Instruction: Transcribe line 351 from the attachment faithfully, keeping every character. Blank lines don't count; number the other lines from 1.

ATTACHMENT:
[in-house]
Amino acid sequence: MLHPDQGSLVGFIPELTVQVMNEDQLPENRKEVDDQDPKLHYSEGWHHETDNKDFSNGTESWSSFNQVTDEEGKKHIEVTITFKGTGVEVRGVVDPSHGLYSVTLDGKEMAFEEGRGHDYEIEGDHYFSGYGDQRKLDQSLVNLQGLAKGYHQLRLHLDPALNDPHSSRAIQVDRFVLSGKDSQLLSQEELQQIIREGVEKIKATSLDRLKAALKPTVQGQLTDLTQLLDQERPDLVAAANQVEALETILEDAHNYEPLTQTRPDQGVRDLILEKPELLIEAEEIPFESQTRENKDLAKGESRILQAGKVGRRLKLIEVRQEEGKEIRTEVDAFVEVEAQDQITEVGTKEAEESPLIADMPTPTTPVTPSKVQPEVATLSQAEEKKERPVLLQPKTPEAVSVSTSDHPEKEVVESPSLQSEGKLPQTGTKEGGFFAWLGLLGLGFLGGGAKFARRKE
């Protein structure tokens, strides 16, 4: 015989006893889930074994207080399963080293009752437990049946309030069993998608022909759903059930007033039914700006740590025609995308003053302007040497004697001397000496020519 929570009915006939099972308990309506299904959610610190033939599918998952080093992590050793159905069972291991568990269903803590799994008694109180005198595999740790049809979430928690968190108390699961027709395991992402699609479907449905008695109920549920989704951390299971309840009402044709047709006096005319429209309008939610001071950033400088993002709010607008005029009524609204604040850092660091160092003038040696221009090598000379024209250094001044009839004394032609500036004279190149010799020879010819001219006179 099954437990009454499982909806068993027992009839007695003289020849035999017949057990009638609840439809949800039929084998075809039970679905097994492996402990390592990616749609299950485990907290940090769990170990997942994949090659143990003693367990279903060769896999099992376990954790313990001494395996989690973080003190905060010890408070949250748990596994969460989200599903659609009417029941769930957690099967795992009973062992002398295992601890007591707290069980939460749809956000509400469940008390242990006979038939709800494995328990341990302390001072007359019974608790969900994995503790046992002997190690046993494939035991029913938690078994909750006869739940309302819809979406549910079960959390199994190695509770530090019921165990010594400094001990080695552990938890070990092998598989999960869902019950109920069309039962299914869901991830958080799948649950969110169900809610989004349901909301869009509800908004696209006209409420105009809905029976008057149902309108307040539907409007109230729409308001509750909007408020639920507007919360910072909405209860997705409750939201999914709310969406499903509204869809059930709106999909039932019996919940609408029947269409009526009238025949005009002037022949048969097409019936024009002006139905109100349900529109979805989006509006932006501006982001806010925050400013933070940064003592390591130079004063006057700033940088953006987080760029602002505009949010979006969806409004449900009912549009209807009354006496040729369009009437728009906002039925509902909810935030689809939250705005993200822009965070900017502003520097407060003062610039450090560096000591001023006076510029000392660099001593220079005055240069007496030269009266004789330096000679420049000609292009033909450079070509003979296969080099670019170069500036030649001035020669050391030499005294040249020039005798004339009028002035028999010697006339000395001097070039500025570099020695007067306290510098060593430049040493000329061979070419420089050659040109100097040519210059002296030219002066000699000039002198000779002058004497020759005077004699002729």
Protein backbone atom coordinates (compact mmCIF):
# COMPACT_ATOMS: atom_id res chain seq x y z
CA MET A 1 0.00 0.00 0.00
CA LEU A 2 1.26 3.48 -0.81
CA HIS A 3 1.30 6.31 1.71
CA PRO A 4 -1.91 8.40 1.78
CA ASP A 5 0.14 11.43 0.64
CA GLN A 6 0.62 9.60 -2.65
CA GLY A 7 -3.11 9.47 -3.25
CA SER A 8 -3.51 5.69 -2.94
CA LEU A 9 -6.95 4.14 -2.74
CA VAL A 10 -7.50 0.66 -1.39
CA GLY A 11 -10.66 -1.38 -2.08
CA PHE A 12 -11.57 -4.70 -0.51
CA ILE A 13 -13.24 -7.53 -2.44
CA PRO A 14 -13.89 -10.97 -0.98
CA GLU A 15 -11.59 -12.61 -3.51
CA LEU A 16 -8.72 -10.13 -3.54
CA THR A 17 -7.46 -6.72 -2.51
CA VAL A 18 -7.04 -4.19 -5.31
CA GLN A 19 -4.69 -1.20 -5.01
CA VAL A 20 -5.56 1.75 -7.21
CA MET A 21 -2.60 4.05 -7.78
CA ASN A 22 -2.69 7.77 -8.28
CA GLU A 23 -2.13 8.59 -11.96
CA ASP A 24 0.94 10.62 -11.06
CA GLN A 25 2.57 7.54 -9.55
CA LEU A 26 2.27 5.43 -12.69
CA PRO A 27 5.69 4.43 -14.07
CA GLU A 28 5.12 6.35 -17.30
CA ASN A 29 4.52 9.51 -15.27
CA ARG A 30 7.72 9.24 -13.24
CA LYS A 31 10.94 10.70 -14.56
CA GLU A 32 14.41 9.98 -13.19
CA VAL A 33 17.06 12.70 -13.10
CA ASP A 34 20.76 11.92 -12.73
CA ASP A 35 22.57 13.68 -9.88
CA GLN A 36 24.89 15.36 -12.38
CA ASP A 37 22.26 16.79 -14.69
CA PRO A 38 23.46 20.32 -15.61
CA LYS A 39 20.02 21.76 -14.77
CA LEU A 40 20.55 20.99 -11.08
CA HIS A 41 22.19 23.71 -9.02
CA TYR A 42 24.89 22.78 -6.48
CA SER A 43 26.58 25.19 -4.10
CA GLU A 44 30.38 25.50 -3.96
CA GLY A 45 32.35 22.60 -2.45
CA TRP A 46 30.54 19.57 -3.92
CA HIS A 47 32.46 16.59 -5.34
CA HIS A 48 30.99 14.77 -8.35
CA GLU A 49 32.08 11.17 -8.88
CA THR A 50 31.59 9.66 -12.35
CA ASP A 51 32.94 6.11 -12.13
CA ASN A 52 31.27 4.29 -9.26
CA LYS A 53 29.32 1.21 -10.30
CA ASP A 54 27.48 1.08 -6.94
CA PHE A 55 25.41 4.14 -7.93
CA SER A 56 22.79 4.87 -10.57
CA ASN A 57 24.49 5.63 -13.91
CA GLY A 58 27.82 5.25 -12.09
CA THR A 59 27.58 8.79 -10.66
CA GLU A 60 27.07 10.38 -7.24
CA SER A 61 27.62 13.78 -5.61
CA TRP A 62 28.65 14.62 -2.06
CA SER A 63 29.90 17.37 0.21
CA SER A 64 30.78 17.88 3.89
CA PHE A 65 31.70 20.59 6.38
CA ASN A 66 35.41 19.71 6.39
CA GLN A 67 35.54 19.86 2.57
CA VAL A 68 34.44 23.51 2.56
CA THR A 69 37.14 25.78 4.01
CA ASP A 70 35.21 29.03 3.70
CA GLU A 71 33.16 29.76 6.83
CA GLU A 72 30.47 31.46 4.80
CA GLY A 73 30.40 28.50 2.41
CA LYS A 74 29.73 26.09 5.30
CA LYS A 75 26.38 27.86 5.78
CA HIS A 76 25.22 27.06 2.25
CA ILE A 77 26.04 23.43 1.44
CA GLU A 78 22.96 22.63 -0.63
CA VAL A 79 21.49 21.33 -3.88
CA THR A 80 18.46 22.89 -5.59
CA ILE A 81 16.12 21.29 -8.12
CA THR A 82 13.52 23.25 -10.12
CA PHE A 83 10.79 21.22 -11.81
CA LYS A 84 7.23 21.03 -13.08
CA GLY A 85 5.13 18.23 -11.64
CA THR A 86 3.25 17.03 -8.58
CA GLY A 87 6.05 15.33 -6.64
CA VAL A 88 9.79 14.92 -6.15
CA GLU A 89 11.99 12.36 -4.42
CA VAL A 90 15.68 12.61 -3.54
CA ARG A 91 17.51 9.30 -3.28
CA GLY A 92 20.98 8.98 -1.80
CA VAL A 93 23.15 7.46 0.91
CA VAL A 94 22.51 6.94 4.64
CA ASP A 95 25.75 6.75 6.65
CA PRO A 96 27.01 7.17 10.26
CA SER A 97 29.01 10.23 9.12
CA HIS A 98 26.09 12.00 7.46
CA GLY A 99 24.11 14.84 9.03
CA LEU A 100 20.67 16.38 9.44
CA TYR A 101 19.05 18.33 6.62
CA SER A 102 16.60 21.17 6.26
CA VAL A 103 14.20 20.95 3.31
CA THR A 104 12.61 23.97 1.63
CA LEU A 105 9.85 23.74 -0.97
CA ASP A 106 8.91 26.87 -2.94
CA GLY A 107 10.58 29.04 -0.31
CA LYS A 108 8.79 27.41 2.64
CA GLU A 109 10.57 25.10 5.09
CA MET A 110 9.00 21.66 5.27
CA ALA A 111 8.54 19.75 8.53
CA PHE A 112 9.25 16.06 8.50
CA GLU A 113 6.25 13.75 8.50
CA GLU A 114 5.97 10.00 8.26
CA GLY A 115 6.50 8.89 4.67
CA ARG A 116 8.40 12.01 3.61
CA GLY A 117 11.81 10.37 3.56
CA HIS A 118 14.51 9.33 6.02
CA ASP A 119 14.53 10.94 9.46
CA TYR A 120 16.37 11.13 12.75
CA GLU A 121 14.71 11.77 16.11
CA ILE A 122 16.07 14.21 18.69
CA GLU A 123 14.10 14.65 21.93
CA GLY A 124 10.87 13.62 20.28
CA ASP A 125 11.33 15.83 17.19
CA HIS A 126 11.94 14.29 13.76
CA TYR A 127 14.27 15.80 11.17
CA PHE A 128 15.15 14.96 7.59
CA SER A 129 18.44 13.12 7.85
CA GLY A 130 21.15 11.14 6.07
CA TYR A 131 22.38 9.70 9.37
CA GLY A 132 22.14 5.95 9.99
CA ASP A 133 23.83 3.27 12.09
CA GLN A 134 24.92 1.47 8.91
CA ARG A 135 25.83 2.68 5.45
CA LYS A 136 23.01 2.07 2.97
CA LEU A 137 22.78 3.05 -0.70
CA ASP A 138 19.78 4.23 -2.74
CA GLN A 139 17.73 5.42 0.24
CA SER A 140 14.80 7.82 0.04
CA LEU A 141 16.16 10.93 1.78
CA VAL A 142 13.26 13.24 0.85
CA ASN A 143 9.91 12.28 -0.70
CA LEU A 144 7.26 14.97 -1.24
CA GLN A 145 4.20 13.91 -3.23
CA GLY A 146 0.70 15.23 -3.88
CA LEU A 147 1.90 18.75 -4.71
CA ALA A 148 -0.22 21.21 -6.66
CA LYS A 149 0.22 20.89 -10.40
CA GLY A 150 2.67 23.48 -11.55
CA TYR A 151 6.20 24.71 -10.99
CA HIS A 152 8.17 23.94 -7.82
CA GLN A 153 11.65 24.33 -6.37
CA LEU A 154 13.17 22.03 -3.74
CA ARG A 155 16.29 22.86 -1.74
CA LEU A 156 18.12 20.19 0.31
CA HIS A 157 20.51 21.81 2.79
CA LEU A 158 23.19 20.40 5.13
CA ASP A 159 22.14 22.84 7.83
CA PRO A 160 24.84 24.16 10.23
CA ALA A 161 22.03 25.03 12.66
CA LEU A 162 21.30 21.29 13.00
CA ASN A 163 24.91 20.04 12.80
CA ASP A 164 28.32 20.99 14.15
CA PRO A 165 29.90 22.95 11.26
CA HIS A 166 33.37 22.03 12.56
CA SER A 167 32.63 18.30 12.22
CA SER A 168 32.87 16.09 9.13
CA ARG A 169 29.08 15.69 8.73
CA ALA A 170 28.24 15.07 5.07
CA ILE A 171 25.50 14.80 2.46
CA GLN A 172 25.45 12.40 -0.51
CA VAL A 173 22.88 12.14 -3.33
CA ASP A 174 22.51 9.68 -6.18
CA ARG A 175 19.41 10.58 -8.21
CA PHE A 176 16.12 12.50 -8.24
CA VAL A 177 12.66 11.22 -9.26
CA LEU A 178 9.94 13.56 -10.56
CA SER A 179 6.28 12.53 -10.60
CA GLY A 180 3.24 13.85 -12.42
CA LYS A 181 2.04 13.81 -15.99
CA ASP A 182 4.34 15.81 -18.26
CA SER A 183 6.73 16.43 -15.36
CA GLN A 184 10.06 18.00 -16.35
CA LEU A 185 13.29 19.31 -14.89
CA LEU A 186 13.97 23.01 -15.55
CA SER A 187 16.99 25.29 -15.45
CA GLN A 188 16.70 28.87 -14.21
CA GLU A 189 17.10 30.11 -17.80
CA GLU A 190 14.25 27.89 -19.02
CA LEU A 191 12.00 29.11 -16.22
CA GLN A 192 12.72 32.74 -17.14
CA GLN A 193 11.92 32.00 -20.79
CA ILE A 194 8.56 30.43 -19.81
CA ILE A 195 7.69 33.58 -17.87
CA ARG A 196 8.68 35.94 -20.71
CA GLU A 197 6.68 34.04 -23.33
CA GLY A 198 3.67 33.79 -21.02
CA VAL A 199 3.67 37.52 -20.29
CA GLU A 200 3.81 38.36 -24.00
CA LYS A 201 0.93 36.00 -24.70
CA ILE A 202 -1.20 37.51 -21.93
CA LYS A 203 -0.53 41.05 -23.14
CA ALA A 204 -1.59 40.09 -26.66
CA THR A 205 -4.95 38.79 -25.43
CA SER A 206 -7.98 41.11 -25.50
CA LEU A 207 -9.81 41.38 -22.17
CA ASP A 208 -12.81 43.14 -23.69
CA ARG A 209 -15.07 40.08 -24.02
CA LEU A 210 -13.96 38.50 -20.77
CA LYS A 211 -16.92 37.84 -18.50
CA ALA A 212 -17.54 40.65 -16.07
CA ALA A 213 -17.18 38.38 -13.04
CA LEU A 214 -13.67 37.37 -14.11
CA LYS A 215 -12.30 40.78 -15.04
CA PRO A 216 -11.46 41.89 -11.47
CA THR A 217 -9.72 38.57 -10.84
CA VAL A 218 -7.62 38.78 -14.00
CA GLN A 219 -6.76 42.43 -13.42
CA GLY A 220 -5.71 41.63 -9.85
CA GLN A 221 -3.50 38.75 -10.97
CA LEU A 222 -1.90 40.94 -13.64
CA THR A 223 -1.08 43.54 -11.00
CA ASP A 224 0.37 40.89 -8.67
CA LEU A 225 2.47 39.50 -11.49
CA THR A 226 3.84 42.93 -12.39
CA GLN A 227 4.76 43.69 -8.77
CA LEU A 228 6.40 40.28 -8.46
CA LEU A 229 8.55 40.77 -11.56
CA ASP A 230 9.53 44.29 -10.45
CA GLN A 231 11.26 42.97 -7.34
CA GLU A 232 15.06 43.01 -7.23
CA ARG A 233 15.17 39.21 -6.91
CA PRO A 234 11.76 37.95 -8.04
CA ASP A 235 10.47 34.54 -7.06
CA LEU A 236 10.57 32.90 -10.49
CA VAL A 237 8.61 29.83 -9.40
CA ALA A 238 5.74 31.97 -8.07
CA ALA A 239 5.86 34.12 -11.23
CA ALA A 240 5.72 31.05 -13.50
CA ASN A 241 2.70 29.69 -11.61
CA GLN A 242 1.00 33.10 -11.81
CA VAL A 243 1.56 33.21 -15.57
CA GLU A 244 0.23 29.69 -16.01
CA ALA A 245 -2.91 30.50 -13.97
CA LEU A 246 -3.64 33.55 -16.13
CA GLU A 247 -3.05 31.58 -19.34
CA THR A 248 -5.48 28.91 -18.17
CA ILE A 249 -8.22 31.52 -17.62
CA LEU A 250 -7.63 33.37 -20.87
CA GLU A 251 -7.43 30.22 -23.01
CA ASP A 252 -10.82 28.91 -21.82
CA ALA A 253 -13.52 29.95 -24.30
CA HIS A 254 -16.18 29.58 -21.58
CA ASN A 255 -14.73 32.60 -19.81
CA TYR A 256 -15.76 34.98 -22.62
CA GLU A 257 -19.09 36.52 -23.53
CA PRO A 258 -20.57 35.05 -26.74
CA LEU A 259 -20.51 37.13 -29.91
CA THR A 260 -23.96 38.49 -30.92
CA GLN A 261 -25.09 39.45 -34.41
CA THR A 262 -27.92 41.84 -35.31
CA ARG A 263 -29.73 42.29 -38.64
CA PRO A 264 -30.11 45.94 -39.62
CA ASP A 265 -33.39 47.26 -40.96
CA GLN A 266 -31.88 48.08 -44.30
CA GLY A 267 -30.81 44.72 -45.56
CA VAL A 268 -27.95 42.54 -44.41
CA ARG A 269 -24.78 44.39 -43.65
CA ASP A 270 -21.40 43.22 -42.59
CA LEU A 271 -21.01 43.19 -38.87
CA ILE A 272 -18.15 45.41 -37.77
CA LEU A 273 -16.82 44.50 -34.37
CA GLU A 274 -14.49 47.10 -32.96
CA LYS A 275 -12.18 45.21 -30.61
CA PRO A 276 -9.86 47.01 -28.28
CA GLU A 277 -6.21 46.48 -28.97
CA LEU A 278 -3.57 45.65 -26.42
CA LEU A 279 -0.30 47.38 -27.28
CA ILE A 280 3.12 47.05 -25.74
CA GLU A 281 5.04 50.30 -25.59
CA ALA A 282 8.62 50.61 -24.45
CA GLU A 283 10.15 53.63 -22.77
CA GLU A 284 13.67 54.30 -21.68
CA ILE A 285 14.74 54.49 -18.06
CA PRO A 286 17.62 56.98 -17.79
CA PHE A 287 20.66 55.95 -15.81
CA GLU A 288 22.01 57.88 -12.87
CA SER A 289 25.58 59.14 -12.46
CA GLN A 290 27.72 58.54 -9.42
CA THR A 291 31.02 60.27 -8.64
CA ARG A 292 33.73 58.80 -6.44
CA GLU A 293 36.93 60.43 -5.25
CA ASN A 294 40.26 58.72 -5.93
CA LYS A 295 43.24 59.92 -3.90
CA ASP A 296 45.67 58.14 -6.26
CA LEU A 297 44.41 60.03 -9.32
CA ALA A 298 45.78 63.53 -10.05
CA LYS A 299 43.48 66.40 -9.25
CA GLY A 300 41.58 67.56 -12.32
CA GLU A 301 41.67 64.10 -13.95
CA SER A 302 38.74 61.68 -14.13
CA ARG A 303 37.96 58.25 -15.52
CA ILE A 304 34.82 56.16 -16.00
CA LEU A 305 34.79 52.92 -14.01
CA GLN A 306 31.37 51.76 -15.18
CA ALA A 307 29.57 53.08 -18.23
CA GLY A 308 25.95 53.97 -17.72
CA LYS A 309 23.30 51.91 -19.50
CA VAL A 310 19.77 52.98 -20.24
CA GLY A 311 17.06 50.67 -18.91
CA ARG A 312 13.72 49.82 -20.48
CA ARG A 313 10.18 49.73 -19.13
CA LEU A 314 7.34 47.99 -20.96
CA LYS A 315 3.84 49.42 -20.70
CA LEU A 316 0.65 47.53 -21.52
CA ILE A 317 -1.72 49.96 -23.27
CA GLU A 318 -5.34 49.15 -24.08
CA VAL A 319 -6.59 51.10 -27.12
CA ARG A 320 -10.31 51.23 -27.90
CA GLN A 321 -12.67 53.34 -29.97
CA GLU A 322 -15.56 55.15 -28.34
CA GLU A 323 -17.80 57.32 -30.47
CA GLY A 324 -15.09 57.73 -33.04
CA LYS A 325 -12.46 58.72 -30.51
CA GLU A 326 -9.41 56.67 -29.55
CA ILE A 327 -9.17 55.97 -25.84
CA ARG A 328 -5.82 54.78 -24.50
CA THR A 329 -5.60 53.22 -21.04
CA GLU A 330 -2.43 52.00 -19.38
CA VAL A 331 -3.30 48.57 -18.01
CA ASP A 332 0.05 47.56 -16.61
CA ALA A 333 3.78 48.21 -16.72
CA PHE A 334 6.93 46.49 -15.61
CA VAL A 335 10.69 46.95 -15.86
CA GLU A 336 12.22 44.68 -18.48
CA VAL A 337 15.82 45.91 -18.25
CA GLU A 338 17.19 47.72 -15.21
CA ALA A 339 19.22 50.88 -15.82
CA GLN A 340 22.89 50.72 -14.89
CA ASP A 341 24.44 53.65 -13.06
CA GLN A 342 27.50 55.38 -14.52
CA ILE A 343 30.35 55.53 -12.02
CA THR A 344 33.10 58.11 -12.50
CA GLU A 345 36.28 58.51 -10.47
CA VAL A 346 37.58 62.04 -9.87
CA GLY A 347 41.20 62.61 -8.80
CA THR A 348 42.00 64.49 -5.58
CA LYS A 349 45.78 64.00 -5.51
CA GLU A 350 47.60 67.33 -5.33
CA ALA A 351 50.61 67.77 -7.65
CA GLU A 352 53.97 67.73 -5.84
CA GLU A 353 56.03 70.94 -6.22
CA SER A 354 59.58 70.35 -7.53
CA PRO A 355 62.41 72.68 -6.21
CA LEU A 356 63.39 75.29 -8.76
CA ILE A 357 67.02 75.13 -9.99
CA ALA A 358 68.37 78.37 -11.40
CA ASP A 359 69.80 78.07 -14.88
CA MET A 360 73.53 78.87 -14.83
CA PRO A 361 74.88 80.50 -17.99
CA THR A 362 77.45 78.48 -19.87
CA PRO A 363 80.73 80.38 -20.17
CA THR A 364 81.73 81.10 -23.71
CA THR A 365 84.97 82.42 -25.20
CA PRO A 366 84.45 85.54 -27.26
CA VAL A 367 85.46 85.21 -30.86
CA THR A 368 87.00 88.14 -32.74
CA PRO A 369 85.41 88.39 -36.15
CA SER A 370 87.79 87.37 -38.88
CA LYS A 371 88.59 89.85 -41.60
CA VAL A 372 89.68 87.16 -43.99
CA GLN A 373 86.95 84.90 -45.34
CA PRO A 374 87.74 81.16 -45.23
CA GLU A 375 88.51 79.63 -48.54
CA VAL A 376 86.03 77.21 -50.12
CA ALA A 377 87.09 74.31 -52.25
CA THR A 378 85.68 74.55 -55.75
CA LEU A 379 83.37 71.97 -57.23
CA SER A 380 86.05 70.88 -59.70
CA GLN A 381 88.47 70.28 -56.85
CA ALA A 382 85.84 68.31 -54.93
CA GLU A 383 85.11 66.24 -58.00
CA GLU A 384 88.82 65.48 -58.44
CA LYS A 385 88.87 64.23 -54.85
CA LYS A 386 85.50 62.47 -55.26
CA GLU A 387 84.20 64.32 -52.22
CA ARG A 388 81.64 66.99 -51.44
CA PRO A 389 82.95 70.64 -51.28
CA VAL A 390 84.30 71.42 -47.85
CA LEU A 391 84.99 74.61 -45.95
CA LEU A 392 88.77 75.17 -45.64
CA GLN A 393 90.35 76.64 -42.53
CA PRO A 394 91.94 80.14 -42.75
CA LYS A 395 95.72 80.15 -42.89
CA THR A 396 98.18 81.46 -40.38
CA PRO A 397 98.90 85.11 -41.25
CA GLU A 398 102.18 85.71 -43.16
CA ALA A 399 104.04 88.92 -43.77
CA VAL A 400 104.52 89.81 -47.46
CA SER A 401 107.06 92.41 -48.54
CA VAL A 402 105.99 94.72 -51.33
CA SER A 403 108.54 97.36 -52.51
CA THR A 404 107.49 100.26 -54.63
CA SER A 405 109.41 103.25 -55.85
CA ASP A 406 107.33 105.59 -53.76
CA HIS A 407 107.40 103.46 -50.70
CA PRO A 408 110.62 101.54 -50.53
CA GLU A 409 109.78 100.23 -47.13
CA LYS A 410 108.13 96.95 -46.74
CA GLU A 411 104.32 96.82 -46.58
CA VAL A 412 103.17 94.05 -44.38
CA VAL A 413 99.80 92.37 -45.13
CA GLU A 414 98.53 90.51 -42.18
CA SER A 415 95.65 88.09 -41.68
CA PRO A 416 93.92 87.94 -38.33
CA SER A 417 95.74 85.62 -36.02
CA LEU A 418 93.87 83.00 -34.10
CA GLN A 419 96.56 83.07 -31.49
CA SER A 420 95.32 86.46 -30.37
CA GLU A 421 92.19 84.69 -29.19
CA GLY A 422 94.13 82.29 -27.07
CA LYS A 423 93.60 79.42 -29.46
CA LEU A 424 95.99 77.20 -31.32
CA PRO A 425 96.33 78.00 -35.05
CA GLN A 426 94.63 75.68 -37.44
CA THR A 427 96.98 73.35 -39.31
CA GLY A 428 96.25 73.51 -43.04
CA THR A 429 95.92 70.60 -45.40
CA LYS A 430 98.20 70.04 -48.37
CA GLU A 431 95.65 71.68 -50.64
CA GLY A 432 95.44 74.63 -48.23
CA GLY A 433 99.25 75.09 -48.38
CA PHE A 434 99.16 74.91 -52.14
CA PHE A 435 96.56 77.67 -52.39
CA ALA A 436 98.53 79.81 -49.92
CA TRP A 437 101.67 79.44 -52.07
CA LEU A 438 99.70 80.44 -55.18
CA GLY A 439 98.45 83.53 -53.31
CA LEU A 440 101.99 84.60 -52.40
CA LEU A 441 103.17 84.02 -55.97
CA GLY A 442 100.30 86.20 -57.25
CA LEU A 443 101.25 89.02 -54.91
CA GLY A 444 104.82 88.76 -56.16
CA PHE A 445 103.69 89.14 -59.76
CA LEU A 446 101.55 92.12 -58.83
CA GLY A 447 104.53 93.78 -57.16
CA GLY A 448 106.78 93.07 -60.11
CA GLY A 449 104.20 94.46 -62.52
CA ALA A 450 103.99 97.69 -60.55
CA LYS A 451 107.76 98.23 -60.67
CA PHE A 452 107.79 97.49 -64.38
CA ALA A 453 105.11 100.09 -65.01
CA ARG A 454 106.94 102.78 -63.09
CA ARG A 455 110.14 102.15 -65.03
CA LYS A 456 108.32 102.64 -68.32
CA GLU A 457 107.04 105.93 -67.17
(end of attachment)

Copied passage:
CA VAL A 346 37.58 62.04 -9.87